23 April 2014

REVIEW: Chromecast


After months of enviously watching our colonial friends play, we in the United Kingdom have finally gotten our hands on the gadget that has been making waves since last year; the Google Chromecast. No strangers to internet streaming, we were keen to see how the plucky little dongle would fit into our arsenal of tech, so we blew the dust from a spare HDMI port on our TV and rammed it in.

In terms of physicality, the Chromecast is firmly-build chunk of lolly popped-shaped plastic. There really isn't much to discuss about the gadget itself in terms of aesthetics, as it will spend its life hidden away from view. But still, we loved that it is powered by micro USB (cable included) and can draw energy from your TV's USB port, should it have one. This means no extra AC adaptors to clutter up the living room and no need for line-of-sight control. (We also like the Hitchhiker's Guide to the Galaxy reference on the back of the Chromecast - H2G2.)

So all you really need to concern yourself with is the interface. Plug it in, set it up on your phone or tablet, and you're up and running. The first thing you see, unlike with, say, a Roku player, is a lovely big scenic background and no choice to do anything. There are no channels, no options; just the Chromecast waiting patiently for you to 'cast'.

This is where you need Chromecast-friendly apps, the first to mind was of course being Google's YouTube. If you have an up-to-date version of the app you'll see the Chromecast logo appear in the top right of any video you play, inviting you to cast it to your TV. This we did, and we were mightily impressed too. The quality from YouTube of course depends on the quality of the video being streamed, but something high definition looked glorious, with no lags or loss of picture/sound synchronisation. So for we Roku diehards, which lacks a YouTube channel, Chromecast has already paid for itself tenfold.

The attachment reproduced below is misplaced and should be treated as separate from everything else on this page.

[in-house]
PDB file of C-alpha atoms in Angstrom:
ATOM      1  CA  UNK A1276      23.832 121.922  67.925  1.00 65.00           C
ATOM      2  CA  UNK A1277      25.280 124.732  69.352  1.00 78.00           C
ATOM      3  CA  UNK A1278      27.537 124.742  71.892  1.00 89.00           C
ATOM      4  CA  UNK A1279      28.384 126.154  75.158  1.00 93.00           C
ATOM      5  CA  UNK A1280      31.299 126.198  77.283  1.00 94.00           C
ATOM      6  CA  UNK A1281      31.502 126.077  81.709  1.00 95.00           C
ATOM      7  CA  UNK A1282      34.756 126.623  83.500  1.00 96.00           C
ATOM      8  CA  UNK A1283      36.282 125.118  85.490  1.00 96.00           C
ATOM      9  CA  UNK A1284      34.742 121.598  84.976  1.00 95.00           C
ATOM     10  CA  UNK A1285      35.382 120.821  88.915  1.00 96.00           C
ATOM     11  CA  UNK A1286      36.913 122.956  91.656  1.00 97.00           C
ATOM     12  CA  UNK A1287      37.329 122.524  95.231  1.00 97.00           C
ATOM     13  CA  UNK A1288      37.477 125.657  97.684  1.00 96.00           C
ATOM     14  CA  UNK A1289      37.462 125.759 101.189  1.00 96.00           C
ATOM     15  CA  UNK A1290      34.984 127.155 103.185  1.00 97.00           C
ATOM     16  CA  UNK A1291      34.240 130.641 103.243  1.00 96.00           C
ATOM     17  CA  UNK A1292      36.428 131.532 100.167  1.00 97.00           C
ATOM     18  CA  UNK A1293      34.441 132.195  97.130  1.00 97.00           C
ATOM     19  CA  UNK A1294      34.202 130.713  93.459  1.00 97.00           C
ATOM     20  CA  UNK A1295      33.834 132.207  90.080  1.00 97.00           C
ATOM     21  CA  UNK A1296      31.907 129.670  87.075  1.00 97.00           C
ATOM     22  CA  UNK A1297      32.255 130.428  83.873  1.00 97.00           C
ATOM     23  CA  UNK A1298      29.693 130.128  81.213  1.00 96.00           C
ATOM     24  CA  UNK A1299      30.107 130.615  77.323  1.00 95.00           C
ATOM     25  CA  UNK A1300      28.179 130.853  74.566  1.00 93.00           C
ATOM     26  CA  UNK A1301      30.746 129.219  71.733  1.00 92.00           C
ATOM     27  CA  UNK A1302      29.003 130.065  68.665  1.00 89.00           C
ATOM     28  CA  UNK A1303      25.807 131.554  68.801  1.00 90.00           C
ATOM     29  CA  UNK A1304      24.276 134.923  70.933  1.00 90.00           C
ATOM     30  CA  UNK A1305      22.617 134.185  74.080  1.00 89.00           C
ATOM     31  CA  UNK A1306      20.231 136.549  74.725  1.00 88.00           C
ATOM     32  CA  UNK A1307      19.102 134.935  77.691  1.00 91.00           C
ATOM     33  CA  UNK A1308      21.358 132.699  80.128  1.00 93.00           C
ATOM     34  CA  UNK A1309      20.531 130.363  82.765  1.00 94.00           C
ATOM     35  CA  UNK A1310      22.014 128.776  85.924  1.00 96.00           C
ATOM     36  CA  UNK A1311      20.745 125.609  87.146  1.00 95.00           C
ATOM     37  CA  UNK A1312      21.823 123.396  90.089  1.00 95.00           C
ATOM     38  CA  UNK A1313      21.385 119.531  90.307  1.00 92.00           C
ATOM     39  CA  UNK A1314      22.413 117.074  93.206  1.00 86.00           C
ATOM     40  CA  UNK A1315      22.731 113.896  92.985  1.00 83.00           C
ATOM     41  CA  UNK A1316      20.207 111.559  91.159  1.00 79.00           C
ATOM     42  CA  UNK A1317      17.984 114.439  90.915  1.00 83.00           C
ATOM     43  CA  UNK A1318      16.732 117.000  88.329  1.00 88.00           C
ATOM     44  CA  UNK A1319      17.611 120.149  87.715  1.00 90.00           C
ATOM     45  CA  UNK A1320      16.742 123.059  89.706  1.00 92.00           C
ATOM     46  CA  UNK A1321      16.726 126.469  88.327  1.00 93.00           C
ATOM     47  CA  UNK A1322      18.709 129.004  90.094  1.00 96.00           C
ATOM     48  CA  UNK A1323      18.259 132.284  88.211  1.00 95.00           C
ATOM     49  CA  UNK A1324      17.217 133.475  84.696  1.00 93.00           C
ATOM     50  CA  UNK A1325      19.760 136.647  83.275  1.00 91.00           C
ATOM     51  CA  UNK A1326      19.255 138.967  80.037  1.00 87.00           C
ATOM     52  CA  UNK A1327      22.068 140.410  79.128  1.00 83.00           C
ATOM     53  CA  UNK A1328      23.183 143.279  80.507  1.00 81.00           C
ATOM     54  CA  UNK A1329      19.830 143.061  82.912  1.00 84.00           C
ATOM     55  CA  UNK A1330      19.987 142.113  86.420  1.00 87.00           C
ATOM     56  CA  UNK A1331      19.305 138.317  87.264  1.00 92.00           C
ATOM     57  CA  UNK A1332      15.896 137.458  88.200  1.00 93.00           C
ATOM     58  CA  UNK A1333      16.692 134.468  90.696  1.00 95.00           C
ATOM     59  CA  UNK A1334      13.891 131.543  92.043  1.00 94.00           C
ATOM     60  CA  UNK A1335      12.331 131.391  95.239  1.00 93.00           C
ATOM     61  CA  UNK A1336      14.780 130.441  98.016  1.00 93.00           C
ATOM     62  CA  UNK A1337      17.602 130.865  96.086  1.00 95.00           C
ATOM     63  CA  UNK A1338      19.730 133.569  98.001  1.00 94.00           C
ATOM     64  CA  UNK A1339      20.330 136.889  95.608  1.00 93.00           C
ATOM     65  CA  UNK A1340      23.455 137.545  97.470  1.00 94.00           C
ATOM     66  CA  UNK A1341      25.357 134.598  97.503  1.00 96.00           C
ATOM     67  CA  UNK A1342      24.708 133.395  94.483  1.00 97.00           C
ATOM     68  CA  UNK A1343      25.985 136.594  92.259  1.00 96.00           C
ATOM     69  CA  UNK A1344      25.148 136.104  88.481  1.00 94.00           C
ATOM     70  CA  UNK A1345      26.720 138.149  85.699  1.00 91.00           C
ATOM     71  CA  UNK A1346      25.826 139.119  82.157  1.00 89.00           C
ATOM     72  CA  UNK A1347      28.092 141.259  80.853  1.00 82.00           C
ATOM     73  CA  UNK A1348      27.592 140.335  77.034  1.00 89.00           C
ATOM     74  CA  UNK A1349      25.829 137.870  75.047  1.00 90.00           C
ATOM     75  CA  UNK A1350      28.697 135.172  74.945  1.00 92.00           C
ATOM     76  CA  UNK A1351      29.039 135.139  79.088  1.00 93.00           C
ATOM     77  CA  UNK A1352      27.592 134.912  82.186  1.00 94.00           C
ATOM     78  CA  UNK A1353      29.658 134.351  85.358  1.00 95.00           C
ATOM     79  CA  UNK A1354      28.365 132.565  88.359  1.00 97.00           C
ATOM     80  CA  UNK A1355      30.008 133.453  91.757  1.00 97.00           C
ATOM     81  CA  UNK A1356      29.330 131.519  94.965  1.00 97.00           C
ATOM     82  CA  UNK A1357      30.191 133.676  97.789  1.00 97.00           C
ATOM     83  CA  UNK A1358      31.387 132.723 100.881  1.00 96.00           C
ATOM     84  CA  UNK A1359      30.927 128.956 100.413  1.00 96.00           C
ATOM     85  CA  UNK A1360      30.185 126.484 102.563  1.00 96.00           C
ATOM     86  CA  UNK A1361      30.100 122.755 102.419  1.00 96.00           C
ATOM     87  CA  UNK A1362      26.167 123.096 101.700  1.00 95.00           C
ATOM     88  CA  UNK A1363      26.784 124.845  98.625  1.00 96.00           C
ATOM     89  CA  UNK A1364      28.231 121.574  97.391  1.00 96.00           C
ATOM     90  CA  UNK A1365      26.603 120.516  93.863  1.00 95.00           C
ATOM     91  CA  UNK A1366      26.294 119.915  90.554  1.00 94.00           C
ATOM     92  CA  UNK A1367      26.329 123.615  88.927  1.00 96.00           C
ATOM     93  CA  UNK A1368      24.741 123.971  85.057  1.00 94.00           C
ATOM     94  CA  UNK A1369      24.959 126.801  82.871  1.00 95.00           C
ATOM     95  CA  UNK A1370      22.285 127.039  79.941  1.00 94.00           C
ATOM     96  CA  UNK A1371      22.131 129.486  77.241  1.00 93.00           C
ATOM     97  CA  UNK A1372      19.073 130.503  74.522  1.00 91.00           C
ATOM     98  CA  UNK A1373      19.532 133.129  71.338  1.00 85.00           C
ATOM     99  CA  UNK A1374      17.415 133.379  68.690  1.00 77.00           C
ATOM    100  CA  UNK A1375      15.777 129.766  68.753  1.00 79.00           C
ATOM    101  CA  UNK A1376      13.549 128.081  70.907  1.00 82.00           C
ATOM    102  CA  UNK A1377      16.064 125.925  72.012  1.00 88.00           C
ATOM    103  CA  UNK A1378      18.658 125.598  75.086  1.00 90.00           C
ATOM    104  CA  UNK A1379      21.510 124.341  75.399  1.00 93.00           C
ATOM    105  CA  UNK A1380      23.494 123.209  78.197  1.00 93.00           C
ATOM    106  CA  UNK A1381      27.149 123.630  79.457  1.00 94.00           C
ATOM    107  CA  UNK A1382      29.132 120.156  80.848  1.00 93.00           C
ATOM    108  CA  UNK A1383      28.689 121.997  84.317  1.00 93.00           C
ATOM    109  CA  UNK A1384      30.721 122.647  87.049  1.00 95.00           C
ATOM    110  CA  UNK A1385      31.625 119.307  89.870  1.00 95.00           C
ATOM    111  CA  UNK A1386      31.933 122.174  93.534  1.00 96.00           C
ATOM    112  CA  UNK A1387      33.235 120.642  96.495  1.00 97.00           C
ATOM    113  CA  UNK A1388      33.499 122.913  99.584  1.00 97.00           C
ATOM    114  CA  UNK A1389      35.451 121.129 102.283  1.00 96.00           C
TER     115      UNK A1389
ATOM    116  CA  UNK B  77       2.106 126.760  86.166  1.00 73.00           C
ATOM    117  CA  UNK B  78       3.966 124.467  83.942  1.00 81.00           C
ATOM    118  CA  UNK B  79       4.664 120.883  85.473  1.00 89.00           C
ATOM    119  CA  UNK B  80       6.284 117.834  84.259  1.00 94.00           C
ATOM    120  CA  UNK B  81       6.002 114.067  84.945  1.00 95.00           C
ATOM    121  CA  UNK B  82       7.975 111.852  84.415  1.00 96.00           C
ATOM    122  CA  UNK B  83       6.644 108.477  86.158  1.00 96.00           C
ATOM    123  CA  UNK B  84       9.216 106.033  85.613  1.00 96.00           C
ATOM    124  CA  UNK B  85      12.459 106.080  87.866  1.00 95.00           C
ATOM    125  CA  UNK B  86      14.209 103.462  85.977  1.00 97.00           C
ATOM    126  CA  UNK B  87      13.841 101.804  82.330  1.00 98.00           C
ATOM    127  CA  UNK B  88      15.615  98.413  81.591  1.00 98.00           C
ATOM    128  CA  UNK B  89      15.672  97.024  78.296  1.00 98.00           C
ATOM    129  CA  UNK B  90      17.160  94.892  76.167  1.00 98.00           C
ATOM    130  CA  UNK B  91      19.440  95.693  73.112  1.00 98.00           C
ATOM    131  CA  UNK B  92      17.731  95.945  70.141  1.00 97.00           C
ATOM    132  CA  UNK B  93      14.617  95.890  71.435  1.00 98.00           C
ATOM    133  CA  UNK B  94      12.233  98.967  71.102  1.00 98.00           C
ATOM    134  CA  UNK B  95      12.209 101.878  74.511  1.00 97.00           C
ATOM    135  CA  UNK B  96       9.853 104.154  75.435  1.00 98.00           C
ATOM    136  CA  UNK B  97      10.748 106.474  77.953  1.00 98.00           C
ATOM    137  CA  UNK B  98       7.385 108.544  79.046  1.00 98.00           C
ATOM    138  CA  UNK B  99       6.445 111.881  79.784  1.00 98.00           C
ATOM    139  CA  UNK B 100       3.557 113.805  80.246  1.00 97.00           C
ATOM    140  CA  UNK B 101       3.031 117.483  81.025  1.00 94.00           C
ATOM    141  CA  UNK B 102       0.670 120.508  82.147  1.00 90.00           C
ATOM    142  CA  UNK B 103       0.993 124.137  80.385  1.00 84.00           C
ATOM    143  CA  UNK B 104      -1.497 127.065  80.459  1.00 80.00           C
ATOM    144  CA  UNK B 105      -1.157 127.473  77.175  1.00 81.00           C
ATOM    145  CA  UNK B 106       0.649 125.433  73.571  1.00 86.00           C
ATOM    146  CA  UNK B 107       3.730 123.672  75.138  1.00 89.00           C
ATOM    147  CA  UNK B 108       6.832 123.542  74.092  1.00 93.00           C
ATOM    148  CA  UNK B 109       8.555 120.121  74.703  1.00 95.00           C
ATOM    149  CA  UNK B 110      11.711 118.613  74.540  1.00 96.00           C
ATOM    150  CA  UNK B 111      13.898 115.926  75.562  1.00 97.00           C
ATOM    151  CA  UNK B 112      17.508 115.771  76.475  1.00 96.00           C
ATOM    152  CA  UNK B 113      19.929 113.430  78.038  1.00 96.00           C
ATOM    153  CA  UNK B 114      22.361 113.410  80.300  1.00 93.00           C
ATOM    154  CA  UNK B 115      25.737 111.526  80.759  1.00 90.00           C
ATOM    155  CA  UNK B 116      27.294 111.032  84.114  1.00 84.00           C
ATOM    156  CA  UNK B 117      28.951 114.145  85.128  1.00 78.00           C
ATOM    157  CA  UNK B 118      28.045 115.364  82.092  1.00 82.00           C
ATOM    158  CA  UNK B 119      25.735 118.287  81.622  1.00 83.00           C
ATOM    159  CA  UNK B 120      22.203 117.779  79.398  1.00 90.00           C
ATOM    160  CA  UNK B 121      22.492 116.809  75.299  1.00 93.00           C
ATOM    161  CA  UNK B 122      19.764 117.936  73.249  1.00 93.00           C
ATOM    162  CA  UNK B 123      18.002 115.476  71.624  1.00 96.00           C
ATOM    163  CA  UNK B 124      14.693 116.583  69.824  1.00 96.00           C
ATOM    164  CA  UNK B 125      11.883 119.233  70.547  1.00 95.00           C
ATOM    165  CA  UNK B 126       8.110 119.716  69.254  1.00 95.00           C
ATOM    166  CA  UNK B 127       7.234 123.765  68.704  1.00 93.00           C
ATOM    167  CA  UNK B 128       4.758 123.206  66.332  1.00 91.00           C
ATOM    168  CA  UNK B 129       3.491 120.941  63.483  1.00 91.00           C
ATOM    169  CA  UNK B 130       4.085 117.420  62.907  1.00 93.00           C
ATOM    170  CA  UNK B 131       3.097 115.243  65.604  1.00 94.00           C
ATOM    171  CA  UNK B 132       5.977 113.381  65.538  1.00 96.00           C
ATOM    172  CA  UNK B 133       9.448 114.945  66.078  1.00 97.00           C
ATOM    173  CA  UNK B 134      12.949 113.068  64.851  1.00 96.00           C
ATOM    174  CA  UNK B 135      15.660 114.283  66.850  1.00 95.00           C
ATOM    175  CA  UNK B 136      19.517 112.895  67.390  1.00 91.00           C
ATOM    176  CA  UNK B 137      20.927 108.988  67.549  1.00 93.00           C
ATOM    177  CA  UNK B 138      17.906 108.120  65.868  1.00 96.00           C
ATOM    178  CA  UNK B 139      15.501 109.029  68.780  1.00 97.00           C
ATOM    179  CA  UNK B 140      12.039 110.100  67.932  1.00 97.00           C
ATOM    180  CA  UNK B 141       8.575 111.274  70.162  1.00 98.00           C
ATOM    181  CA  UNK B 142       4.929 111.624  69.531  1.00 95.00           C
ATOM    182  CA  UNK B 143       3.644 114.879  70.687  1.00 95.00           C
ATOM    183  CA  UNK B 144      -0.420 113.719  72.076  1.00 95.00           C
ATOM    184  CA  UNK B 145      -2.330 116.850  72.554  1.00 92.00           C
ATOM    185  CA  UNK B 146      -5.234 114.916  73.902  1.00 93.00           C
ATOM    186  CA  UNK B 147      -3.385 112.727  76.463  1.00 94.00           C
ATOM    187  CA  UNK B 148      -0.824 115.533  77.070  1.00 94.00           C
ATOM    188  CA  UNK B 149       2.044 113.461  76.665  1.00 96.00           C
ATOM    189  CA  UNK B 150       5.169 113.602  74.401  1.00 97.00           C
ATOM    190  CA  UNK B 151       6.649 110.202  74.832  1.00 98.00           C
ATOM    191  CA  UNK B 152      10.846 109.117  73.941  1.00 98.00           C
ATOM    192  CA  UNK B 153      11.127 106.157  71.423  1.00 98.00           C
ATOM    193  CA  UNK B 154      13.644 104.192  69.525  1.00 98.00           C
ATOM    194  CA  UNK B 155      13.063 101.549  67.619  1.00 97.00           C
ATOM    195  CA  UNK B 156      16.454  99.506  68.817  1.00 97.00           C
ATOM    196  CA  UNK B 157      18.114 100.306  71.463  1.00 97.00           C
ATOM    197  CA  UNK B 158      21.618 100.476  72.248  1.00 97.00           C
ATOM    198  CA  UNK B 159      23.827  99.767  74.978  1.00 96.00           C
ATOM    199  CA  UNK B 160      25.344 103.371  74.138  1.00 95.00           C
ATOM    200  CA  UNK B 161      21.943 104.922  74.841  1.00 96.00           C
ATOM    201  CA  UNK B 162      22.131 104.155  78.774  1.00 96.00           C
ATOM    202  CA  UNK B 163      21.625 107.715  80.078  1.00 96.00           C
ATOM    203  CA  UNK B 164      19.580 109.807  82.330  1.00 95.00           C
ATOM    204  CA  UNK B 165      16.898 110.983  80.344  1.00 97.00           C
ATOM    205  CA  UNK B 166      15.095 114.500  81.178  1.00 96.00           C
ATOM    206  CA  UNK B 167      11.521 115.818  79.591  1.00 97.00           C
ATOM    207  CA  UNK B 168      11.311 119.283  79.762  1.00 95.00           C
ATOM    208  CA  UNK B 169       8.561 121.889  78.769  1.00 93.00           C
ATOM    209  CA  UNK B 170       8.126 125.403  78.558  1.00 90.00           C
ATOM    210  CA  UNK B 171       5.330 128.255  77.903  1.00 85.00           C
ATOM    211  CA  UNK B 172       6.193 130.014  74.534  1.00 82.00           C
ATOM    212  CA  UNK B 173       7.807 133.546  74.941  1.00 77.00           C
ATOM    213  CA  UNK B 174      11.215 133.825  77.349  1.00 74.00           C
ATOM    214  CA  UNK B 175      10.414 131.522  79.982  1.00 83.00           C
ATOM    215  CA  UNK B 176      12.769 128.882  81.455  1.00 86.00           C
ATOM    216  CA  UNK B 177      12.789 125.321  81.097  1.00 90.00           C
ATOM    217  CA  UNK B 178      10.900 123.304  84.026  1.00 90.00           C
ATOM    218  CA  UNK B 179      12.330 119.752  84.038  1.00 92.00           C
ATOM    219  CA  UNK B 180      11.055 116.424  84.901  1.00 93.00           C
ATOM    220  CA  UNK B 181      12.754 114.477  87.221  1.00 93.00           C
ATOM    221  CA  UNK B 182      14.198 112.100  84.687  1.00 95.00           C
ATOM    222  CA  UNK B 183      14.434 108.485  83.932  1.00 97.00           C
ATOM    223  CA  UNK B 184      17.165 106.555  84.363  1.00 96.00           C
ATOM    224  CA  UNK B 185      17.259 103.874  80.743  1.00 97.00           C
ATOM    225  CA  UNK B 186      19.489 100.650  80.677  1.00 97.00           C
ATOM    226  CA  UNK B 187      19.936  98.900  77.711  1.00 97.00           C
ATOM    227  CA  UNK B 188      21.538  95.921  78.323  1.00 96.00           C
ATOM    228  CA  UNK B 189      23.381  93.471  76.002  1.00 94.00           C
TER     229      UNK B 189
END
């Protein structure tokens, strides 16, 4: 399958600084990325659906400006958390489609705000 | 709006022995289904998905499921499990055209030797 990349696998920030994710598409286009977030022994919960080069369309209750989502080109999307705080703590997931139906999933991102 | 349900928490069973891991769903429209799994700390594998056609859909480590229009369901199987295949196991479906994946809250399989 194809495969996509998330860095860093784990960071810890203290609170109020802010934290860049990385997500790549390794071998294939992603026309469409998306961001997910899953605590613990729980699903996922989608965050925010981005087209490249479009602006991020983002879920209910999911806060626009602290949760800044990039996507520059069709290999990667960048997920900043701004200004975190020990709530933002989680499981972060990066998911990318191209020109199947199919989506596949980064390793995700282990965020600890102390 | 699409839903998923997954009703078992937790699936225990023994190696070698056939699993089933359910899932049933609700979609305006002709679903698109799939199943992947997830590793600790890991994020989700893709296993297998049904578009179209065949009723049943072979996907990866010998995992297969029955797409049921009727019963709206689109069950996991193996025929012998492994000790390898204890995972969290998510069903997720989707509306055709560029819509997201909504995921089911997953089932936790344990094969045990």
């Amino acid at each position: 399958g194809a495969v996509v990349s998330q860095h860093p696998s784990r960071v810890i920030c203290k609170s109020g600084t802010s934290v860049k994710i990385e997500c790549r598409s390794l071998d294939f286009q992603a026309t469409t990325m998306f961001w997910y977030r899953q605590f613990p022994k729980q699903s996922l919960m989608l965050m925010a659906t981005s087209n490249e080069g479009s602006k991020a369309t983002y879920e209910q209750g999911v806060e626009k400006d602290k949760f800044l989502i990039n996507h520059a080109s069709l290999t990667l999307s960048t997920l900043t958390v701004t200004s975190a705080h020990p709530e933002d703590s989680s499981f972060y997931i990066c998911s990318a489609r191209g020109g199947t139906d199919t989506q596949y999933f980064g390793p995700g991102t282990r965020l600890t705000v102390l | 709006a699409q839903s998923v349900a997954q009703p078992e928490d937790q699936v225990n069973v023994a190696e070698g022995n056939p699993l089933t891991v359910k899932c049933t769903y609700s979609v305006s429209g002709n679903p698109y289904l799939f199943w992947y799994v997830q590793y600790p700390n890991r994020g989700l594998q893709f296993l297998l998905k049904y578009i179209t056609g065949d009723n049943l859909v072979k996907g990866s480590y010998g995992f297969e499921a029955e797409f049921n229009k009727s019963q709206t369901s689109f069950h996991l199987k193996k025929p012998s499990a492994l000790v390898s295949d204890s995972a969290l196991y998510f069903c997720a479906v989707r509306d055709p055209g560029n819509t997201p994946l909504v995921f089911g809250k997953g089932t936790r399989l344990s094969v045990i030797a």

Obviously there is also Netflix support, bringing our favourite film and TV vault to the big screen, as well as the ability to 'mirror' your Google Chrome browser window from your PC or Mac, handy for site streaming and showing your grandparents your Facebook pictures. Apart from other dedicated apps, such as RedBull TV and the Goggle Film & TV Play store, there isn't all that much right now... but that's okay with us.

The potential for Chromecast has yet to be unleashed, and now that Google has released the developer code, you can expect a million and one apps to flood the app stores soon. Gaming, for example, is something that will no doubt boom in the future, with your phone and tablet essentially becoming glorified game controllers.

Buy one right now, and we do genuinely recommend you do so... just don't expect all that much at the moment. Use it for YouTube and Netflix and enjoy doing so, but be confident that you essentially now own a smart TV and are ready for future entertainment developments.


Available from www.currys.co.uk
© The Test Pit

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